Tuesday, January 30, 2007

a prize in every book

I've been reading Annie Dillard's An American Childhood. Sir Oliver thinks all books are toys, so it's been slow reading only because I can only read when he is asleep and it's hard to justify spending that precious time reading when there's so much on my "to do" list.
The book itself is brilliant.
She seems to have perfectly captured the illogical, abstract, non-linear way that a child's mind works. Then as the book progresses and her memories chronologically proceed the writing style gets increasingly concrete. Seeing as how I am currently "studying" childhood it is nice to have a reminder that a small child's capacity to think like an adult is understandably lacking. The development of the brain proceeds from back to front and the "logical" portion of the brain (right above the eyes) is the last to mature, around age 22-24. For an adult to expect a child to function on an adult level in an adult world is ridiculous. And it's marvelous to see the audacity of adulthood through the eyes of a child - as written by an adult who vividly remembers being a child.
Plus she's got some fantastic one-liners that have stopped me dead in my tracks. Then I have to mull them over in my brain like a chocolate truffle on my tongue. Today's favorite was, "I breathed the air of history all unaware, and walked oblivious through its littered layers."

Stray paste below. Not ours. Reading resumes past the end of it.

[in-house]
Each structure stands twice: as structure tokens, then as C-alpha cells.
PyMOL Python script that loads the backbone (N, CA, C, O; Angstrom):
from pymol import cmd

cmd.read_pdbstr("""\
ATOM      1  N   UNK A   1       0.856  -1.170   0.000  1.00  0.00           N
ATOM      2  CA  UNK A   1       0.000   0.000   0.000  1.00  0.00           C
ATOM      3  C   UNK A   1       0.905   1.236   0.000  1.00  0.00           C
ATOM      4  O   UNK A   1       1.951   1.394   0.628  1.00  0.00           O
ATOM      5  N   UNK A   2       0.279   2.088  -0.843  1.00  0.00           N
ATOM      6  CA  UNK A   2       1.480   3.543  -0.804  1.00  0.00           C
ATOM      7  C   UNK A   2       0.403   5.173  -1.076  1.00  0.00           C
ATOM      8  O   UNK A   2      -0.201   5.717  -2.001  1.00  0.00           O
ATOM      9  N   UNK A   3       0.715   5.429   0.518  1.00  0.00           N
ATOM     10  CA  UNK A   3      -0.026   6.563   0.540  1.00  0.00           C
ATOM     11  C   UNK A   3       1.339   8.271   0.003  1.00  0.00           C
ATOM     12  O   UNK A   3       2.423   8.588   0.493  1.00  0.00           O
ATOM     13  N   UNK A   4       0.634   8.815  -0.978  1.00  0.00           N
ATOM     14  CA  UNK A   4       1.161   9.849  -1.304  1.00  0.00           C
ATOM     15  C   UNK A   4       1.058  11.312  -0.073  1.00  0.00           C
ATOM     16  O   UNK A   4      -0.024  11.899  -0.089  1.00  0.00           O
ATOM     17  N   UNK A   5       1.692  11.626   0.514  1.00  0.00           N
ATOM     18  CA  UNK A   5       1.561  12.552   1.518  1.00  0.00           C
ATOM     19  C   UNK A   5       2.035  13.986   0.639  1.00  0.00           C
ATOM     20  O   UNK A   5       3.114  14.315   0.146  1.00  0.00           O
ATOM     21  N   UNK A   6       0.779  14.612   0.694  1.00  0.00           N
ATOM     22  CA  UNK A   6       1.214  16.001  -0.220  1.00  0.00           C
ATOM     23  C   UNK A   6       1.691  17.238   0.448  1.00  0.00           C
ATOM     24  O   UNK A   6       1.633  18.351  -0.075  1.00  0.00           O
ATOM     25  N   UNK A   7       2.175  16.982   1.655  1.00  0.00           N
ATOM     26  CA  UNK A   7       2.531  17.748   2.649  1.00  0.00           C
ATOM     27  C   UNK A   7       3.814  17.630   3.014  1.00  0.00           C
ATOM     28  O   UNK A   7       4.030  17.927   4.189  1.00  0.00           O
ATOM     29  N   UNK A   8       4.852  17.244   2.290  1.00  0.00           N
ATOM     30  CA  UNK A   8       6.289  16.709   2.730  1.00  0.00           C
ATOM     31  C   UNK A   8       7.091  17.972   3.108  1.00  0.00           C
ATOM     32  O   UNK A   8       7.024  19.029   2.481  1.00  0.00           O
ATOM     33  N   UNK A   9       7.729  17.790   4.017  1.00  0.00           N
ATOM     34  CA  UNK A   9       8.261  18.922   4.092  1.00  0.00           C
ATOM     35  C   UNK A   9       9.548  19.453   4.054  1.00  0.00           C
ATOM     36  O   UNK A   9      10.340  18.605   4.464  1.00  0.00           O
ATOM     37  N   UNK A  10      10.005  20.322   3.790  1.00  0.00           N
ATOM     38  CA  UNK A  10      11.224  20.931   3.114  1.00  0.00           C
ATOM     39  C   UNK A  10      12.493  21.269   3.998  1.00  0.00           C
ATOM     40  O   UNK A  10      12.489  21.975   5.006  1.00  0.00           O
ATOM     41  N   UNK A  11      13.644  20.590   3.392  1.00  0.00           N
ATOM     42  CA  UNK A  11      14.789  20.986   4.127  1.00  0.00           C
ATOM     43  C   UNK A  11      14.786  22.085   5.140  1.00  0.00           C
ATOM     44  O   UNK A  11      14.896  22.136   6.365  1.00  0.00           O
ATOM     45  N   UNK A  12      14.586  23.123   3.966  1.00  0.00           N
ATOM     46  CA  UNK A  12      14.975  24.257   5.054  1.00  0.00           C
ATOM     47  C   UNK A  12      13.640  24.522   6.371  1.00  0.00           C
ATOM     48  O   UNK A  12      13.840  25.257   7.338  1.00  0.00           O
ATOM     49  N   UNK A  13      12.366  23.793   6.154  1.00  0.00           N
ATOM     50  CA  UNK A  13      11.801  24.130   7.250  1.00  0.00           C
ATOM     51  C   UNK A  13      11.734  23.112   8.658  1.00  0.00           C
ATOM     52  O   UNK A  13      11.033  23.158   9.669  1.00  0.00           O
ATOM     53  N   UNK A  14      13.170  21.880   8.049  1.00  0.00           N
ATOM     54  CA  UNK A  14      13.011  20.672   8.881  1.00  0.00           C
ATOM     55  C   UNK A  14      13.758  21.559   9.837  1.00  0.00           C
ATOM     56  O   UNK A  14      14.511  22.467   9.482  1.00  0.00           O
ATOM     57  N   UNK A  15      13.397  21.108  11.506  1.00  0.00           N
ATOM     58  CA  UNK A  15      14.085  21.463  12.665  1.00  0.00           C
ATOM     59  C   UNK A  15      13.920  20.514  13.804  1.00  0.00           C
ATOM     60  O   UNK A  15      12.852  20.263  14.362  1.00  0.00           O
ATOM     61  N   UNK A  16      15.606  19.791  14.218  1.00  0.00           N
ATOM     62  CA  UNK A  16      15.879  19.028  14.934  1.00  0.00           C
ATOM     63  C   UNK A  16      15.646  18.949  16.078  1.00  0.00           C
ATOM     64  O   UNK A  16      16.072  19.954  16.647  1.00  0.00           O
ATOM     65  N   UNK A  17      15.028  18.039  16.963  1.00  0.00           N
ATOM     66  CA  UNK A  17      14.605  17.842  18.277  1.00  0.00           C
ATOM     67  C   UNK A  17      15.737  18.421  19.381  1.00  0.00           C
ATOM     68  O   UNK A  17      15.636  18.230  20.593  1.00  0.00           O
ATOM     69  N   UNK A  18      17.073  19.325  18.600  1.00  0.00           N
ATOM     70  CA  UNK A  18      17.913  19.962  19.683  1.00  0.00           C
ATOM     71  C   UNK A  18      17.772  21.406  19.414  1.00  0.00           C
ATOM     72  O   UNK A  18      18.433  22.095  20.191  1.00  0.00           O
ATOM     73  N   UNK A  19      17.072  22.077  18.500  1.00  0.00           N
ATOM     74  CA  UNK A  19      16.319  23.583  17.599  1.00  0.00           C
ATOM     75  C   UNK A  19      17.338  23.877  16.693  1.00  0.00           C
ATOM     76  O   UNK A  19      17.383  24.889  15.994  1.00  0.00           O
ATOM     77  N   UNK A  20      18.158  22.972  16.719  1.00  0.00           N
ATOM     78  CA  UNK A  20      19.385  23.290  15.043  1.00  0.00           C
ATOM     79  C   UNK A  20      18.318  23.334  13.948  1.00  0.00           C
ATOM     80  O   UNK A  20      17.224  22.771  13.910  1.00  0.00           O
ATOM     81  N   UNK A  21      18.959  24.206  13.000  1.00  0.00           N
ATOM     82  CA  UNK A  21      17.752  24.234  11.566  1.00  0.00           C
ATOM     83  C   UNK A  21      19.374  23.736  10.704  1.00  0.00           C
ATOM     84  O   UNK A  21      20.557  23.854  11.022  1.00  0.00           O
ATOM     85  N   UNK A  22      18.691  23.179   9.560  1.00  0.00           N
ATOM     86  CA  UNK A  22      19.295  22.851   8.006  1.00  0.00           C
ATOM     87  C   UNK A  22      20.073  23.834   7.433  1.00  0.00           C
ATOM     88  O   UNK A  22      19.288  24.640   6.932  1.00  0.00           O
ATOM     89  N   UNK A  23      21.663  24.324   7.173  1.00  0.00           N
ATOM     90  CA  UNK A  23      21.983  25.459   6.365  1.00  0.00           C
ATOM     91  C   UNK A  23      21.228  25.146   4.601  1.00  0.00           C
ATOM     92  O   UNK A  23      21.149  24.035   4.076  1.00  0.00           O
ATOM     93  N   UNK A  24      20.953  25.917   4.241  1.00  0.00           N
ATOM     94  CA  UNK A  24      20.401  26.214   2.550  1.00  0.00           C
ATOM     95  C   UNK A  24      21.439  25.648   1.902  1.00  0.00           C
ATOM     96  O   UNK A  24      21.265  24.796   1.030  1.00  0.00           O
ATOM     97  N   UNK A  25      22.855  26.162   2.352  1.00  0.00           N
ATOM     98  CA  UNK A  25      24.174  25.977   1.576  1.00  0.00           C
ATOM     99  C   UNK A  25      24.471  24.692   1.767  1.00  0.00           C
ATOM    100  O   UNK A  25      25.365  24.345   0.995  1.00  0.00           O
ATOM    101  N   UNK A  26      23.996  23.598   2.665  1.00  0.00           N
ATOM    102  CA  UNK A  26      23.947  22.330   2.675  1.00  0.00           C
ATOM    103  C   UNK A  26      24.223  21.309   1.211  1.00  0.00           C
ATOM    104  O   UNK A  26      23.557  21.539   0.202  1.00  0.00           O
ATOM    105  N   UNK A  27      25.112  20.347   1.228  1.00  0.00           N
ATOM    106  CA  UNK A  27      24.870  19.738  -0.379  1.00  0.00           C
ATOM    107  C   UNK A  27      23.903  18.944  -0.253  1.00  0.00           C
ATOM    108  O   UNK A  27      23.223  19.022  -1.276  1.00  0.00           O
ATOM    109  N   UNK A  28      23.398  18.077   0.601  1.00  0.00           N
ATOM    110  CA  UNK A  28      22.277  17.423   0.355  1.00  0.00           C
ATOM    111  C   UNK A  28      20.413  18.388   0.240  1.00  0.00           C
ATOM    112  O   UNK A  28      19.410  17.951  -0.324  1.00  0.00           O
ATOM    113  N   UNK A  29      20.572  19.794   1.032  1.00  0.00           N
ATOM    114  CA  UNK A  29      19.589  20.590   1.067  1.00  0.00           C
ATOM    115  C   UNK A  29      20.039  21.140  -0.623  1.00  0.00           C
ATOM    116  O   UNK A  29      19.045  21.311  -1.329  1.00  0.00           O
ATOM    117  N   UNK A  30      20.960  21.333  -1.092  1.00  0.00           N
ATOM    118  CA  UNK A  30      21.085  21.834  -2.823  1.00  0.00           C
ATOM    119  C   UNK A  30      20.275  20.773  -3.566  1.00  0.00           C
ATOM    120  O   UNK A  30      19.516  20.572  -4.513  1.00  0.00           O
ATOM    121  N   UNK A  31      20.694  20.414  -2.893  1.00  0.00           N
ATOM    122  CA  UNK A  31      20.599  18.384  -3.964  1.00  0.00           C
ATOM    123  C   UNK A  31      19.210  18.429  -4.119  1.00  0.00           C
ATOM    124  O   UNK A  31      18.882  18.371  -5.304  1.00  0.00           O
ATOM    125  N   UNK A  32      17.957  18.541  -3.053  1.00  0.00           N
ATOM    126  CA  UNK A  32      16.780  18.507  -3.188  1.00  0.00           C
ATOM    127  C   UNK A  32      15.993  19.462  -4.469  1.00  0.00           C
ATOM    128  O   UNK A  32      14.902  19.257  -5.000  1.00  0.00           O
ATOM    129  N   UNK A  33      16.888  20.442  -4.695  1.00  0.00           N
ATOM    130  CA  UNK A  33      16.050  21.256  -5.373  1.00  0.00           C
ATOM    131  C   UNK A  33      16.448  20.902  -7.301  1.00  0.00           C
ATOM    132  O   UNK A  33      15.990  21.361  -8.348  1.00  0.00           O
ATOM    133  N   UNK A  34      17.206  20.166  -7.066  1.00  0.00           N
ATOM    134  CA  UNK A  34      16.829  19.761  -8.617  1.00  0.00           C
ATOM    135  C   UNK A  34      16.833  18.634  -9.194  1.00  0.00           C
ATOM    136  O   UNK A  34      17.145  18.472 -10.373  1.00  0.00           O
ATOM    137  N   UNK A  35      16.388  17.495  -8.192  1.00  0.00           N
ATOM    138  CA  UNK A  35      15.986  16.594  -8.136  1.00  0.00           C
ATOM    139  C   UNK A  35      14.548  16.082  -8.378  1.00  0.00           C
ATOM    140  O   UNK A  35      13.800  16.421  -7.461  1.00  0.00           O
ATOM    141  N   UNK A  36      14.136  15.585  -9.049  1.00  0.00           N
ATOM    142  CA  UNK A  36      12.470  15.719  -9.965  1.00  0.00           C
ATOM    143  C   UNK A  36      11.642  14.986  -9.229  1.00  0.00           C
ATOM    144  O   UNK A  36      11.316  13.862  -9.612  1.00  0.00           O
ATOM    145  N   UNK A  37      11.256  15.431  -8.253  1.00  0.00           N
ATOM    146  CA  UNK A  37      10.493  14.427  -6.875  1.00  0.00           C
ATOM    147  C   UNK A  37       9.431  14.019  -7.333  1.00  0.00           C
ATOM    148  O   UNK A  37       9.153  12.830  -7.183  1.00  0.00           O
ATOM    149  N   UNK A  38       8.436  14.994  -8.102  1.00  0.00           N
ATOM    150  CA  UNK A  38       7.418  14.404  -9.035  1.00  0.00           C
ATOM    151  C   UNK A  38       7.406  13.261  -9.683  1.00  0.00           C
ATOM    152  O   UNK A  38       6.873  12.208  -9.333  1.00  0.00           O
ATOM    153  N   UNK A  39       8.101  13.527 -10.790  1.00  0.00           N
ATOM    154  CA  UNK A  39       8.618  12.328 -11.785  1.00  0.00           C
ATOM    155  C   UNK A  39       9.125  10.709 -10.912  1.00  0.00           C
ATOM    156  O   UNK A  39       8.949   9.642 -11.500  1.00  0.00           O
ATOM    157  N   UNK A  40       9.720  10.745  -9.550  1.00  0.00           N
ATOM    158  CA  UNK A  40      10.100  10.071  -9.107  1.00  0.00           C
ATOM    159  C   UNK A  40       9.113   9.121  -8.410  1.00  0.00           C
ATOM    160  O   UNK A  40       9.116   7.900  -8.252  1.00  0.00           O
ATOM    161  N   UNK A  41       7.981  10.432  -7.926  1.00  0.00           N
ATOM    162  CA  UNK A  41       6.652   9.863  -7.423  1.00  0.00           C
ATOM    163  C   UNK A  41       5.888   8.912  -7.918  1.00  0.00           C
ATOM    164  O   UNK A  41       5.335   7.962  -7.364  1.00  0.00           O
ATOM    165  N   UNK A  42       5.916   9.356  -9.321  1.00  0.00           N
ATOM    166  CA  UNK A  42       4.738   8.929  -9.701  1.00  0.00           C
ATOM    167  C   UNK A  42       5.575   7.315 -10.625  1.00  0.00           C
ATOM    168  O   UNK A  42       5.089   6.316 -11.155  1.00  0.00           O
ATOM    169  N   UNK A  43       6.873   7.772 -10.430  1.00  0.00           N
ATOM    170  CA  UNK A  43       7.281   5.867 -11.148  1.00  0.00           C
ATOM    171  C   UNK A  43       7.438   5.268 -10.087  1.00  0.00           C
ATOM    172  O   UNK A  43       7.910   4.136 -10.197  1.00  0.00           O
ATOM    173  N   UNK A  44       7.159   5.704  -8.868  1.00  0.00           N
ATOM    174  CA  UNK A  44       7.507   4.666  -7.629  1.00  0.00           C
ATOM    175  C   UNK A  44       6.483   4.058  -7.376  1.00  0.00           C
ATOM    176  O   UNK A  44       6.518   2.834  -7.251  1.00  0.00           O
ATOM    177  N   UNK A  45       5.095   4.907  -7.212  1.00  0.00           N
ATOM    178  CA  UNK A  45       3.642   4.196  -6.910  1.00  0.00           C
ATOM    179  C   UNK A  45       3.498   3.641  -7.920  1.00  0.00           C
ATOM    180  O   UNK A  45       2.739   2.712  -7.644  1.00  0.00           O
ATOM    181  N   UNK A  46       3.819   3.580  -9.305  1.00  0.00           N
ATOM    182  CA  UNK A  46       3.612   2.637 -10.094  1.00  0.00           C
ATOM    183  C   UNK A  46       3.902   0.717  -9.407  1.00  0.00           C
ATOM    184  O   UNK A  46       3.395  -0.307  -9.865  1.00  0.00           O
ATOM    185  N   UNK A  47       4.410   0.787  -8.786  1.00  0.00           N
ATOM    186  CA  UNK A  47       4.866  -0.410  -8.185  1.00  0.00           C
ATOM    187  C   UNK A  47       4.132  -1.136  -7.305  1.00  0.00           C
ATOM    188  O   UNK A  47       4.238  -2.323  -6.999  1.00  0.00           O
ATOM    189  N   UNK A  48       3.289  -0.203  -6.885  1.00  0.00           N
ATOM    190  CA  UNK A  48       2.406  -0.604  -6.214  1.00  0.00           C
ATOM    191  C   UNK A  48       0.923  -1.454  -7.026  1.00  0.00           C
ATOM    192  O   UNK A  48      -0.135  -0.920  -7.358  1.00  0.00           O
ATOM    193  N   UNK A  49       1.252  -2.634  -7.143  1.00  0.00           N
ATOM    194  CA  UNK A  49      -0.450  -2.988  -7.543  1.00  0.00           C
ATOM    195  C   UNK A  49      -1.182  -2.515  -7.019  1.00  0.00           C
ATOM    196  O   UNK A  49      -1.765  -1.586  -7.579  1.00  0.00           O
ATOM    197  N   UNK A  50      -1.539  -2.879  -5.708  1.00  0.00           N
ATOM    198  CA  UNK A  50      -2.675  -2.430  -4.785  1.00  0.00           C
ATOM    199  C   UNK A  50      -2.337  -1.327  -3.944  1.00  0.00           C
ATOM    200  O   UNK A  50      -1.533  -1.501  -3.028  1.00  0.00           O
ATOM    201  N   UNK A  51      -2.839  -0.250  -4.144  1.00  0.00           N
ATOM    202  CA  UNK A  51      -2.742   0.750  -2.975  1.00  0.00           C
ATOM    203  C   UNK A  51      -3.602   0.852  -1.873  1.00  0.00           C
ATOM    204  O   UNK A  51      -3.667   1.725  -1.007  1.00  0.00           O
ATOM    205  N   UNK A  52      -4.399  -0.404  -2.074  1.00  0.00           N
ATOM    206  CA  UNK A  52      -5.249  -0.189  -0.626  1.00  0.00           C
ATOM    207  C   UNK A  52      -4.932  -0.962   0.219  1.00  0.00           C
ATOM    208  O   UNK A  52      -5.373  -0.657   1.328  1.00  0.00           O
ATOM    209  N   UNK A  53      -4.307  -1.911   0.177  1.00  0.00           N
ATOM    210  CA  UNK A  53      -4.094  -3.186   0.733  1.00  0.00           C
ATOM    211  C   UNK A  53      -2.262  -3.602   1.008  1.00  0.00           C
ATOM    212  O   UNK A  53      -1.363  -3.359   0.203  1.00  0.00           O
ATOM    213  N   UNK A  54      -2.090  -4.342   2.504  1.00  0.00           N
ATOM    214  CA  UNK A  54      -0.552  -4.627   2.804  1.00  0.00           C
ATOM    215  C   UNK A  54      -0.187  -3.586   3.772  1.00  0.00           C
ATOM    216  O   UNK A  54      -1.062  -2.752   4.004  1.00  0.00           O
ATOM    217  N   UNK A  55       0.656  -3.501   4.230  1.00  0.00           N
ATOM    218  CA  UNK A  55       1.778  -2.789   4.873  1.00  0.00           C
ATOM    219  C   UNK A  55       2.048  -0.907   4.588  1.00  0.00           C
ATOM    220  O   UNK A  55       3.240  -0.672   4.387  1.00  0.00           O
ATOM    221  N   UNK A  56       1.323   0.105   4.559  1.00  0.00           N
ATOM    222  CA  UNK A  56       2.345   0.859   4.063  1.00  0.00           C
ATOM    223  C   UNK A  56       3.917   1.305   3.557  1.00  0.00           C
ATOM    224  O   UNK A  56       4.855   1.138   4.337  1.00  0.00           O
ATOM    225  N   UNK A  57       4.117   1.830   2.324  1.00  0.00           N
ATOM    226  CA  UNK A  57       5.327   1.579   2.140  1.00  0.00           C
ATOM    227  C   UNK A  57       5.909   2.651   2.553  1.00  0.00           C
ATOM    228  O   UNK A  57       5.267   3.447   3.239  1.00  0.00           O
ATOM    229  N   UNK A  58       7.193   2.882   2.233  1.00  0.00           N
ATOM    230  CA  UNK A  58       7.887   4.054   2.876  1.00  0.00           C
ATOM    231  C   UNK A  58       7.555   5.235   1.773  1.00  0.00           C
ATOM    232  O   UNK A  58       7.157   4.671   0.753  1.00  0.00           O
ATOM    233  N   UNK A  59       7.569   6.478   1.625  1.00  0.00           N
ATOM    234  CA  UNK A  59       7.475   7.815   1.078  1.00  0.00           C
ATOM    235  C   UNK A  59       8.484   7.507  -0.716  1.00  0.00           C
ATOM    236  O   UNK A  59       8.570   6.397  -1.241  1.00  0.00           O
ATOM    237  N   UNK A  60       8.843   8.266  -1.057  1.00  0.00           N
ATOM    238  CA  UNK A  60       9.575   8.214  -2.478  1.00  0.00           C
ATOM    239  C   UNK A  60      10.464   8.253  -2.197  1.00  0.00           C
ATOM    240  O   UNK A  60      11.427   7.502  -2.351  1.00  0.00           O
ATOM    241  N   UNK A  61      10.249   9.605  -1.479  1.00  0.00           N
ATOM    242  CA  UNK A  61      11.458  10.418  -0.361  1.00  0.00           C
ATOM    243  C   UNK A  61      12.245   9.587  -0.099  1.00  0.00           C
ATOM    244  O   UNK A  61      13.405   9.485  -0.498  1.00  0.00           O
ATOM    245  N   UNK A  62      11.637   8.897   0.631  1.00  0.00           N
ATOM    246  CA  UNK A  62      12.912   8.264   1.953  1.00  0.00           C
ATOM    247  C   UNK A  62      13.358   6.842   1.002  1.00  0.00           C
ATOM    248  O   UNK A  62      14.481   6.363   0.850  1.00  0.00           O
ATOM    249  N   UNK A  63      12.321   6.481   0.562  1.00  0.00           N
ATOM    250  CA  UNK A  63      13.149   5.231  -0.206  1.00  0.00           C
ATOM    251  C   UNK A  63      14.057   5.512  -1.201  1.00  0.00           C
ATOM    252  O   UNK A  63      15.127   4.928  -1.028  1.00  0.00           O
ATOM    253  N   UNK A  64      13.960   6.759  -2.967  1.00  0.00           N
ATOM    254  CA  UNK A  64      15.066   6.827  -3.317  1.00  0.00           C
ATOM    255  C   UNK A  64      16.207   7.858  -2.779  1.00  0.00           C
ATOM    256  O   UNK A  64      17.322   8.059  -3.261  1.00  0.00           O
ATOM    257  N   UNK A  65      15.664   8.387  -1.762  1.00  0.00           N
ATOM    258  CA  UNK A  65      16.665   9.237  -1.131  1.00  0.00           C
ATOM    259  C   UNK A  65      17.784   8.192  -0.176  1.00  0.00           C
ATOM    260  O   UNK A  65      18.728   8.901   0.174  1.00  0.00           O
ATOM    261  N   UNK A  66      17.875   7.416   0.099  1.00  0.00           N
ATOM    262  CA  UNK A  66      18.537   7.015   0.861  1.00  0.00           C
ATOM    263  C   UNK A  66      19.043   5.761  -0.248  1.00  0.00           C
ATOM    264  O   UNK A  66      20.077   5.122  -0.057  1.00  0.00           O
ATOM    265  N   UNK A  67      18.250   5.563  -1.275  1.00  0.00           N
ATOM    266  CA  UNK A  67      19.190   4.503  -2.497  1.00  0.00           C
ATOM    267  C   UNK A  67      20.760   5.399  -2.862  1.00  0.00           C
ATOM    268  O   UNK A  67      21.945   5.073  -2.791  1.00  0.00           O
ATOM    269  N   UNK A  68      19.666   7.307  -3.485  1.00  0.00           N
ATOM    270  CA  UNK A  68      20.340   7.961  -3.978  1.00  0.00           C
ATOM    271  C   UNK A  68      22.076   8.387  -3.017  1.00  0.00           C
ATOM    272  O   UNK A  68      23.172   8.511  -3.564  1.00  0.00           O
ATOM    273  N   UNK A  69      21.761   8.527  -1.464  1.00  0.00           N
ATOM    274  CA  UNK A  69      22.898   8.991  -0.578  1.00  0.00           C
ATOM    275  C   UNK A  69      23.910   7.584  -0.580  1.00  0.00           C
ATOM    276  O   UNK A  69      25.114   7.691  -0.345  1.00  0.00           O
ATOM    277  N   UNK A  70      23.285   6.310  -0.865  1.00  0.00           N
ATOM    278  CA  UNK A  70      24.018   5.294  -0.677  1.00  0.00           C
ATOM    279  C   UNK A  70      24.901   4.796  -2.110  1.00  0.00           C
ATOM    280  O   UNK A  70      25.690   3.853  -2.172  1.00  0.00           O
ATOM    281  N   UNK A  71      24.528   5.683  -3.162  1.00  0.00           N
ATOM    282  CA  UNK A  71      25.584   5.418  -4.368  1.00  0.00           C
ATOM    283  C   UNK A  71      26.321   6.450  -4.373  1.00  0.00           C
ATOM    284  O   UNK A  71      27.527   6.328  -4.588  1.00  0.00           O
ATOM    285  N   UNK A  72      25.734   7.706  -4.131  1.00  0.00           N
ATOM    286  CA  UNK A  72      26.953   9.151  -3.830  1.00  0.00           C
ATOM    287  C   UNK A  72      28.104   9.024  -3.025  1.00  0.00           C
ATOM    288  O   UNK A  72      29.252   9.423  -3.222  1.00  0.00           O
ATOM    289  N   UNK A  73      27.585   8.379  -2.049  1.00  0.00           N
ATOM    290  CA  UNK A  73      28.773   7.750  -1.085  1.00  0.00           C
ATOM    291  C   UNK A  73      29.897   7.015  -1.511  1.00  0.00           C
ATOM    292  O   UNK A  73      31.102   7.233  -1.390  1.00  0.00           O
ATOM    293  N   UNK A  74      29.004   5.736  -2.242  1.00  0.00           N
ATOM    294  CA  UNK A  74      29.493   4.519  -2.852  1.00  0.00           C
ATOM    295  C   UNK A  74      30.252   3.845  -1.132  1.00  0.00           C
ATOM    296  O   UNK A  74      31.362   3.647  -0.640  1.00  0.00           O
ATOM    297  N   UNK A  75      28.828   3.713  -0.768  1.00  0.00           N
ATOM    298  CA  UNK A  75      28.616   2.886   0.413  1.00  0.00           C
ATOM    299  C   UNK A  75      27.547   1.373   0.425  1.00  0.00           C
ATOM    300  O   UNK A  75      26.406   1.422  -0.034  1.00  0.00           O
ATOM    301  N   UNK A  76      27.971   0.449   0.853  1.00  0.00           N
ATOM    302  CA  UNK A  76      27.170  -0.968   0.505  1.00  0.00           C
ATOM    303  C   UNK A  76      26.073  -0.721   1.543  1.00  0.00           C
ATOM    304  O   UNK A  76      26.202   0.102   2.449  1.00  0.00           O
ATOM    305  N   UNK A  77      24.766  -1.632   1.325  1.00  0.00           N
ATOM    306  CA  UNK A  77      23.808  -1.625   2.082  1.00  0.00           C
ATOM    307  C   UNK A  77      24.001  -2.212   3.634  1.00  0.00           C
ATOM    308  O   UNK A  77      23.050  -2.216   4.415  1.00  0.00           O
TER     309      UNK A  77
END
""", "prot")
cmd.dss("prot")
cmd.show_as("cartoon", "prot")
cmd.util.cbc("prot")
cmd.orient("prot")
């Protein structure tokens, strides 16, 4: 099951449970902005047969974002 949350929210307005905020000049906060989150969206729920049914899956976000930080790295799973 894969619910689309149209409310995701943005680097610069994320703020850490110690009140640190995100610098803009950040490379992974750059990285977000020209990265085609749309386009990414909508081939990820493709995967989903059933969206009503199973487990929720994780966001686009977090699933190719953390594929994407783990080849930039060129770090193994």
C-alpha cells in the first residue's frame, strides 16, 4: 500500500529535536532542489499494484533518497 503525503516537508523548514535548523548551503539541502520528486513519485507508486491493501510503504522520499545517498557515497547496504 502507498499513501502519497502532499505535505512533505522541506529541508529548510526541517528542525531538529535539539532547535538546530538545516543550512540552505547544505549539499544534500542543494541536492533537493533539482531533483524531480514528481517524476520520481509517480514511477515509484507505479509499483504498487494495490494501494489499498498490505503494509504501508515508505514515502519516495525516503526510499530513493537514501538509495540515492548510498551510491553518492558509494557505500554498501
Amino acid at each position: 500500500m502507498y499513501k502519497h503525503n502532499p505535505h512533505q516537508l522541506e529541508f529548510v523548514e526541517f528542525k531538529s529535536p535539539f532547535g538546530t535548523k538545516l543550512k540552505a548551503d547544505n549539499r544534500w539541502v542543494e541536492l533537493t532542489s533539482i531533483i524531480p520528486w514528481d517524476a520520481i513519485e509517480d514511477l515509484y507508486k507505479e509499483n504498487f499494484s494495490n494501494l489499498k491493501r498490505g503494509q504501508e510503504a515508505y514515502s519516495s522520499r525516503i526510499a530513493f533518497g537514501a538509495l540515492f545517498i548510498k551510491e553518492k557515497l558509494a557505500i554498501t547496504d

Ah, the rewards of reading.
It's also reminded me of Yves Robert's films about Marcel Pagnol, My Father's Glory and My Mother's Castle. (Which are both marvelous) Lots of insight into how adults look from a child's point of view. We've all been there and been children, so why are we so quick to forget what it is like and expect our children to function and comprehend things that we ourselves took years to grasp?
I keep catching myself thinking Sir Oliver is teasing me with his sleep patterns, or that there's a little (very little) rebellion against me in the twinkle in his eye. Then I catch myself and remind myself that he doesn't even have a sense of self and otherness yet. He doesn't yet know that he is an autonomous being and that I am a separate autonomous being. Silly Me. I still think he loves me though, even if he doesn't quite know what I am.

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